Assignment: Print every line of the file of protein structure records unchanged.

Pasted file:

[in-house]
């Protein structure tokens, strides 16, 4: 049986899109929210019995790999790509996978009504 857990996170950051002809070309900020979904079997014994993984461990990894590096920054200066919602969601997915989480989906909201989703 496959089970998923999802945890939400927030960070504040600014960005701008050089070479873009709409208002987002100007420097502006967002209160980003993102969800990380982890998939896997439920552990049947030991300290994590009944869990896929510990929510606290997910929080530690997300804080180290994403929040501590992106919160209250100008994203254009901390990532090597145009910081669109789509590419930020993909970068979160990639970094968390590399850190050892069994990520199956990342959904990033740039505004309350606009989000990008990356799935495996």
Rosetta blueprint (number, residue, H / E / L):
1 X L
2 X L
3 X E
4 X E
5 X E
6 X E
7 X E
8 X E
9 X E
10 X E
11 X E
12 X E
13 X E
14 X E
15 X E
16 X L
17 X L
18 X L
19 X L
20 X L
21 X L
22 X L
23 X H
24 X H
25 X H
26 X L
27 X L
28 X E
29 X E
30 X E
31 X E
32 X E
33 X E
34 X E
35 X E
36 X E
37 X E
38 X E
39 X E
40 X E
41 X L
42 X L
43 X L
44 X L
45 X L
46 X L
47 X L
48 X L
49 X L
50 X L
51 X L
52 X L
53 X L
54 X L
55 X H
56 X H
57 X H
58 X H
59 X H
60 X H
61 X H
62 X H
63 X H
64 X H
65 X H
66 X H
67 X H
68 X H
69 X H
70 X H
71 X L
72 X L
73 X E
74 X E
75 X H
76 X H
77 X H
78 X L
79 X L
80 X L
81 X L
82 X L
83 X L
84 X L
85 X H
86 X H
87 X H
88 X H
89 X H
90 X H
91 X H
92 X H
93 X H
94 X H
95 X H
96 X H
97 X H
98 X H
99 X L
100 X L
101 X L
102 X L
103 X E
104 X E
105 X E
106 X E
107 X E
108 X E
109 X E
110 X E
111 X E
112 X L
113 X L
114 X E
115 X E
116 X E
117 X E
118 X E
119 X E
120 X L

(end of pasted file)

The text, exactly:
[in-house]
């Protein structure tokens, strides 16, 4: 049986899109929210019995790999790509996978009504 857990996170950051002809070309900020979904079997014994993984461990990894590096920054200066919602969601997915989480989906909201989703 496959089970998923999802945890939400927030960070504040600014960005701008050089070479873009709409208002987002100007420097502006967002209160980003993102969800990380982890998939896997439920552990049947030991300290994590009944869990896929510990929510606290997910929080530690997300804080180290994403929040501590992106919160209250100008994203254009901390990532090597145009910081669109789509590419930020993909970068979160990639970094968390590399850190050892069994990520199956990342959904990033740039505004309350606009989000990008990356799935495996």
Rosetta blueprint (number, residue, H / E / L):
1 X L
2 X L
3 X E
4 X E
5 X E
6 X E
7 X E
8 X E
9 X E
10 X E
11 X E
12 X E
13 X E
14 X E
15 X E
16 X L
17 X L
18 X L
19 X L
20 X L
21 X L
22 X L
23 X H
24 X H
25 X H
26 X L
27 X L
28 X E
29 X E
30 X E
31 X E
32 X E
33 X E
34 X E
35 X E
36 X E
37 X E
38 X E
39 X E
40 X E
41 X L
42 X L
43 X L
44 X L
45 X L
46 X L
47 X L
48 X L
49 X L
50 X L
51 X L
52 X L
53 X L
54 X L
55 X H
56 X H
57 X H
58 X H
59 X H
60 X H
61 X H
62 X H
63 X H
64 X H
65 X H
66 X H
67 X H
68 X H
69 X H
70 X H
71 X L
72 X L
73 X E
74 X E
75 X H
76 X H
77 X H
78 X L
79 X L
80 X L
81 X L
82 X L
83 X L
84 X L
85 X H
86 X H
87 X H
88 X H
89 X H
90 X H
91 X H
92 X H
93 X H
94 X H
95 X H
96 X H
97 X H
98 X H
99 X L
100 X L
101 X L
102 X L
103 X E
104 X E
105 X E
106 X E
107 X E
108 X E
109 X E
110 X E
111 X E
112 X L
113 X L
114 X E
115 X E
116 X E
117 X E
118 X E
119 X E
120 X L